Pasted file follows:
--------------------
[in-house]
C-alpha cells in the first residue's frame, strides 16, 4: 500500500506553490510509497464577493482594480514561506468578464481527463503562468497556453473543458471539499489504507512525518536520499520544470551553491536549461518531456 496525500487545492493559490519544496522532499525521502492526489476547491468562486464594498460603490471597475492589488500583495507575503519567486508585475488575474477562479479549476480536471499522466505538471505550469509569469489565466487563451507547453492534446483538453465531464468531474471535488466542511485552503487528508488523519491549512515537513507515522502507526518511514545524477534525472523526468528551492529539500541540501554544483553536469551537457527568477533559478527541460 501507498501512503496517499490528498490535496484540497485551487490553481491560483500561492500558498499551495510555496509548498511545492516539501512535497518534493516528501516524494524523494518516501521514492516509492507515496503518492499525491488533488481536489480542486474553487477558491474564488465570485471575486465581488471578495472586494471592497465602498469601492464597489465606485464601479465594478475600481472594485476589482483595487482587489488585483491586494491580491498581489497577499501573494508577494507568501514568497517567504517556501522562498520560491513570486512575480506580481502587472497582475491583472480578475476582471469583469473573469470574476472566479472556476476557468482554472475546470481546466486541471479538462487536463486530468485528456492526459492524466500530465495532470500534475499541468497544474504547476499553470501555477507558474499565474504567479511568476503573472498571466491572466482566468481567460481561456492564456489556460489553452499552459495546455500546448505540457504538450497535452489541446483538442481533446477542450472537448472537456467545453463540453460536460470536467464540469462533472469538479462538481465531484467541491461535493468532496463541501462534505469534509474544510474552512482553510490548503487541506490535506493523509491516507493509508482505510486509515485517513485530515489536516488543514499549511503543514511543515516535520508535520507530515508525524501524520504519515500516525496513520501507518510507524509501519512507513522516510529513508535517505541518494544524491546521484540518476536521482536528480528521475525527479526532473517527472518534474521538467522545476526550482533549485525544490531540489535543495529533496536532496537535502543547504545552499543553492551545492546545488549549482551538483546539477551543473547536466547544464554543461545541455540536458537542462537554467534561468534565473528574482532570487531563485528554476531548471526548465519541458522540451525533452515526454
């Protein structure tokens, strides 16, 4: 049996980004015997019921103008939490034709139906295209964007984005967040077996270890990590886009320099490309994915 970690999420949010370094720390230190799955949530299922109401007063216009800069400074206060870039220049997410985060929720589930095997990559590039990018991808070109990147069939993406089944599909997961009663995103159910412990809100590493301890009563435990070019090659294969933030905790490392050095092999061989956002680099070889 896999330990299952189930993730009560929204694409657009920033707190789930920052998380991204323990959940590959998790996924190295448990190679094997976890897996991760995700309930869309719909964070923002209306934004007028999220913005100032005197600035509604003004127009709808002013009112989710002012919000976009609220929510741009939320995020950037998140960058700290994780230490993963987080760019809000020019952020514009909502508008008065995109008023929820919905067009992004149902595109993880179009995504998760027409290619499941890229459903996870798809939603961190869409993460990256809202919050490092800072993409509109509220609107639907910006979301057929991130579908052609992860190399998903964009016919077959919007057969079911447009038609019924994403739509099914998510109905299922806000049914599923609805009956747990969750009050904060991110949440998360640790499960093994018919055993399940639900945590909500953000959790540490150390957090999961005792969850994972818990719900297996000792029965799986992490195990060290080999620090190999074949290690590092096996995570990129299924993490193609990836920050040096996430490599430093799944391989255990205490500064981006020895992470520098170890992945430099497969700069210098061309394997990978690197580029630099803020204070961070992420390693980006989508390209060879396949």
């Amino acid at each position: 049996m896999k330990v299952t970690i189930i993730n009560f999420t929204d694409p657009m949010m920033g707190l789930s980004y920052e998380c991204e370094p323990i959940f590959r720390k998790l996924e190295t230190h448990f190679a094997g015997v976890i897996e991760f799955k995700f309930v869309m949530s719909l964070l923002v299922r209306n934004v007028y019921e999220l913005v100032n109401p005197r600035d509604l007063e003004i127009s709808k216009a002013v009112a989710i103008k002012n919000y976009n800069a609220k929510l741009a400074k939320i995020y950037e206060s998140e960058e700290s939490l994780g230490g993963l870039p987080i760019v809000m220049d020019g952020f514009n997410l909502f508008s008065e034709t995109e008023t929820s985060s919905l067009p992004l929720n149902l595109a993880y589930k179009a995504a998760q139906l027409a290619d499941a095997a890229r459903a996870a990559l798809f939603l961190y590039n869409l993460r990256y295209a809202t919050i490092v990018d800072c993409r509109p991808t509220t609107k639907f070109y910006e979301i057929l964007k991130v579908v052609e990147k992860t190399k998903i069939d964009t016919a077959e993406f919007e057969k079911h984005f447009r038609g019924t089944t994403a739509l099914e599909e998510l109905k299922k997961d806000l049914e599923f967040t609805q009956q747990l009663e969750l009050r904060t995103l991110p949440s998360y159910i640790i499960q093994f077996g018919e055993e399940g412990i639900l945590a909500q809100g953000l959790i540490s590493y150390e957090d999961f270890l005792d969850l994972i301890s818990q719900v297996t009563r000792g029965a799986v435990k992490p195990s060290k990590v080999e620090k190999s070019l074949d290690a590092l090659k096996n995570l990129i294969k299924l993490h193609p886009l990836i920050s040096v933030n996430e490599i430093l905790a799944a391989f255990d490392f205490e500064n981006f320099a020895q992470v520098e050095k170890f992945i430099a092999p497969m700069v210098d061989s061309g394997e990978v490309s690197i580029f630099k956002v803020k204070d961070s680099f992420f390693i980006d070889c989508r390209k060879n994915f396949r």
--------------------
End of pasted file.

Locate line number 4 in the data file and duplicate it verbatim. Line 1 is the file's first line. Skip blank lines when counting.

């Amino acid at each position: 049996m896999k330990v299952t970690i189930i993730n009560f999420t929204d694409p657009m949010m920033g707190l789930s980004y920052e998380c991204e370094p323990i959940f590959r720390k998790l996924e190295t230190h448990f190679a094997g015997v976890i897996e991760f799955k995700f309930v869309m949530s719909l964070l923002v299922r209306n934004v007028y019921e999220l913005v100032n109401p005197r600035d509604l007063e003004i127009s709808k216009a002013v009112a989710i103008k002012n919000y976009n800069a609220k929510l741009a400074k939320i995020y950037e206060s998140e960058e700290s939490l994780g230490g993963l870039p987080i760019v809000m220049d020019g952020f514009n997410l909502f508008s008065e034709t995109e008023t929820s985060s919905l067009p992004l929720n149902l595109a993880y589930k179009a995504a998760q139906l027409a290619d499941a095997a890229r459903a996870a990559l798809f939603l961190y590039n869409l993460r990256y295209a809202t919050i490092v990018d800072c993409r509109p991808t509220t609107k639907f070109y910006e979301i057929l964007k991130v579908v052609e990147k992860t190399k998903i069939d964009t016919a077959e993406f919007e057969k079911h984005f447009r038609g019924t089944t994403a739509l099914e599909e998510l109905k299922k997961d806000l049914e599923f967040t609805q009956q747990l009663e969750l009050r904060t995103l991110p949440s998360y159910i640790i499960q093994f077996g018919e055993e399940g412990i639900l945590a909500q809100g953000l959790i540490s590493y150390e957090d999961f270890l005792d969850l994972i301890s818990q719900v297996t009563r000792g029965a799986v435990k992490p195990s060290k990590v080999e620090k190999s070019l074949d290690a590092l090659k096996n995570l990129i294969k299924l993490h193609p886009l990836i920050s040096v933030n996430e490599i430093l905790a799944a391989f255990d490392f205490e500064n981006f320099a020895q992470v520098e050095k170890f992945i430099a092999p497969m700069v210098d061989s061309g394997e990978v490309s690197i580029f630099k956002v803020k204070d961070s680099f992420f390693i980006d070889c989508r390209k060879n994915f396949r």